Before Braxton Miller’s season-ending shoulder injury, reassurance concerning his fragile health in the last month came via trust and a deep-rooted bond between the senior quarterback and head coach Urban Meyer.
“I’ve known Braxton for three years, and it’s almost like looking at your son,” Meyer said two Saturdays ago. "You can see in his face if he’s concerned – and he’s not. I trust that he’ll be ready.”
Two days later, Miller, the back-to-back Big Ten Player of the Year and Heisman candidate, tore the labrum in his throwing shoulder for the second time in less than eight months. He will miss the 2014 football season.
It’s a blow to Ohio State’s championship aspirations, as life without Miller for this long remains unchartered water.
But it’s also a blow to Meyer personally, where the well-documented fatherly bonds between coaches and players is perhaps no greater than with a head coach and his quarterback. And in Meyer’s offense, where the signal-caller is asked to do so much, this is particularly true.
It’s why, for Meyer, the last week has been a balance of grieving and moving on.
“It was devastating. It was a bad deal,” Meyer said of Miller’s injury, which happened on a non-contact play in practice last Monday. “I didn’t see exactly what happened. I thought someone hit him. I went berserk.”
That's because Miller, as senior tight end Jeff Heuerman put it at Big Ten Media Days in late July, means as much to Ohio State as LeBron James means to the Cleveland Cavaliers.
With Miller behind center, the No. 5 Buckeyes are among a handful of favorites to win the win the national title. Without him, they are fringe contenders at best.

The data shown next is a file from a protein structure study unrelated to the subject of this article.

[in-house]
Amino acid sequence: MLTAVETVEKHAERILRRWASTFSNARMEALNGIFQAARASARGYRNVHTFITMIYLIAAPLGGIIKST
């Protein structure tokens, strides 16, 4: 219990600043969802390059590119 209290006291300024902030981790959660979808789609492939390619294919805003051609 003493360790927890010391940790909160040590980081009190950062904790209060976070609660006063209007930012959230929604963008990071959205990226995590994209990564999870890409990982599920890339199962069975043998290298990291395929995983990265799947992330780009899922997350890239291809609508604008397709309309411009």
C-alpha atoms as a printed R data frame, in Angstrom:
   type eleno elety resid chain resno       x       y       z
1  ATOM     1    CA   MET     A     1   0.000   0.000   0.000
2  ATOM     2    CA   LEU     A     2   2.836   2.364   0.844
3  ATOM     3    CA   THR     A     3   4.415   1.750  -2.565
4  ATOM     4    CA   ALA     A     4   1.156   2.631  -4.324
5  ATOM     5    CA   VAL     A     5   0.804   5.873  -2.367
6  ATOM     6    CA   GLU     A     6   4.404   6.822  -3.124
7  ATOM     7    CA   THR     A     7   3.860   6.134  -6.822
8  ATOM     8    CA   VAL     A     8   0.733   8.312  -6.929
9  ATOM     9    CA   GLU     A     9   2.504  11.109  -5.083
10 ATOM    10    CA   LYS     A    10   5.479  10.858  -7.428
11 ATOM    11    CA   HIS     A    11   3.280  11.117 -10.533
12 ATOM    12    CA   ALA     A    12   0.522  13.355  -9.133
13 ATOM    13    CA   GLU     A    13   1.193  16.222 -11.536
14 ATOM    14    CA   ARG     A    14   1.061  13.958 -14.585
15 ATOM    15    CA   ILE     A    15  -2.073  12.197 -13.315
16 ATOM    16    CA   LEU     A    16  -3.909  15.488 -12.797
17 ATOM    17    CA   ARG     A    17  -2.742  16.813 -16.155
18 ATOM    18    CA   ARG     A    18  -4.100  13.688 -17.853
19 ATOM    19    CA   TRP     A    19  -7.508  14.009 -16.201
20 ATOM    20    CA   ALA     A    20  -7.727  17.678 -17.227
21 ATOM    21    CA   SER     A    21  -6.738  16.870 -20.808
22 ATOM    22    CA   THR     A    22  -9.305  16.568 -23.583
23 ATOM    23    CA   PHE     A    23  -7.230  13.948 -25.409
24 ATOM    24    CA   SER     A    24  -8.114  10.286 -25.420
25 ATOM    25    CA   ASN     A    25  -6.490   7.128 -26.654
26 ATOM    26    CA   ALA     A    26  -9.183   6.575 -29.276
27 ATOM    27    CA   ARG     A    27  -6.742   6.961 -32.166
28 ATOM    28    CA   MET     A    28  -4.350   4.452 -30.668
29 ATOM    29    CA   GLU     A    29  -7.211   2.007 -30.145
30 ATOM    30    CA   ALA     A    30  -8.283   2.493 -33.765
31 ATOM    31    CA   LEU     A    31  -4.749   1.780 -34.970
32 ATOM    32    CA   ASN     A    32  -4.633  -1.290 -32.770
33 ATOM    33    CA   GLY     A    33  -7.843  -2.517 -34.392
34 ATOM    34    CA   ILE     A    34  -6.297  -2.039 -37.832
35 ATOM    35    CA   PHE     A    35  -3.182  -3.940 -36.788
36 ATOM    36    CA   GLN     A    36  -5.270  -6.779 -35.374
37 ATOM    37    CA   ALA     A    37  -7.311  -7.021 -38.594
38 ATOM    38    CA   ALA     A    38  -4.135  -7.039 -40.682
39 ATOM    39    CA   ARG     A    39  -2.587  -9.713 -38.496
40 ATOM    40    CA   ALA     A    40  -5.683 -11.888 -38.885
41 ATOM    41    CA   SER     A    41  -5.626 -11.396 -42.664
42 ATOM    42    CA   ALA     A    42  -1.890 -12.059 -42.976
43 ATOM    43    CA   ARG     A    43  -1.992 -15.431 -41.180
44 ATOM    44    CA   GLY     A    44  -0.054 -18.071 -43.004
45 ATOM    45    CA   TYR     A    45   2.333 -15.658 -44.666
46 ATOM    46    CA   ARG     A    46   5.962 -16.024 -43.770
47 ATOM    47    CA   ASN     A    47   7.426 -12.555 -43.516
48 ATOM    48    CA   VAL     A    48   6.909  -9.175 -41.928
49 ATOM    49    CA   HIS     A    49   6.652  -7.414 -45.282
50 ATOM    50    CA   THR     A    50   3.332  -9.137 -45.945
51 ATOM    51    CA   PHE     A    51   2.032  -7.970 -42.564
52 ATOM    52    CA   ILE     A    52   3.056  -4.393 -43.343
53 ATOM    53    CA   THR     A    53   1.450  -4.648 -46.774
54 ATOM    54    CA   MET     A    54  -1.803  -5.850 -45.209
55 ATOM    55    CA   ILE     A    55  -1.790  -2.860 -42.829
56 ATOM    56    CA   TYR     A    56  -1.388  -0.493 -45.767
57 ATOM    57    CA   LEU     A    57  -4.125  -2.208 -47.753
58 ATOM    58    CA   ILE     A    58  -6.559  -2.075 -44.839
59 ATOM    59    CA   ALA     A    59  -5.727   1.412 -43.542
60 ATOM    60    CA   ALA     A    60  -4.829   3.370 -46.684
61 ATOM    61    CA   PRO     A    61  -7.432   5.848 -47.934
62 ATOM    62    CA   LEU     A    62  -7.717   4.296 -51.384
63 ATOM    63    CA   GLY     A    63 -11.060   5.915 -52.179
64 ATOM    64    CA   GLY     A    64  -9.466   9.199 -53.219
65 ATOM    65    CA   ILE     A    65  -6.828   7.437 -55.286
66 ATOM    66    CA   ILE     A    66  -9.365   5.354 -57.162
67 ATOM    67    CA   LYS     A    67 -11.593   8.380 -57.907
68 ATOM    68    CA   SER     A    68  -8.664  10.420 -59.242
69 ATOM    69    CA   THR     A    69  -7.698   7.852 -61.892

In short, Miller’s absence is unnerving. But dwelling on the loss might only make things worse for Ohio State as it finds itself scrambling to fortify a Plan B it didn’t think it’d suddenly need in late August.
“Did I have any thought that this could happen? No,” Meyer said Wednesday.
By that point, life without Miller had already started. So the Buckeyes are moving on.
“We lift (Miller) up with prayer, and just lift him up as a friend and a teammate,” Meyer said.
“And then you pick up your rifle and go as hard as you can possibly go. That’s the mentality here. And if there’s anything other than that mentality here, that’s when you have problems.”
Miller’s situation is a gutting story and one that will inevitably receive heaps of attention. But Ohio State will have to repress it, at least for a little while, if it wants a chance at winning the Big Ten Championship and making the first-ever, four-team college football playoff.
While Meyer readies redshirt freshman J.T. Barrett, who hasn’t played a competitive down of college football, for a tricky season opener against Navy, Miller becomes an afterthought.
“I mean, it’s a difficult part of the sport. It breaks your heart – I mean, like shatters your heart – but you gotta move on," Meyer said. "It’s not hard to try and get the other guy ready and that’s what we have to do.”
It’s not callous, it’s practical. Meyer can’t sit and dwell on what was, what is and what could’ve been with Miller under center.
Life with Miller is wishful thinking. This is reality.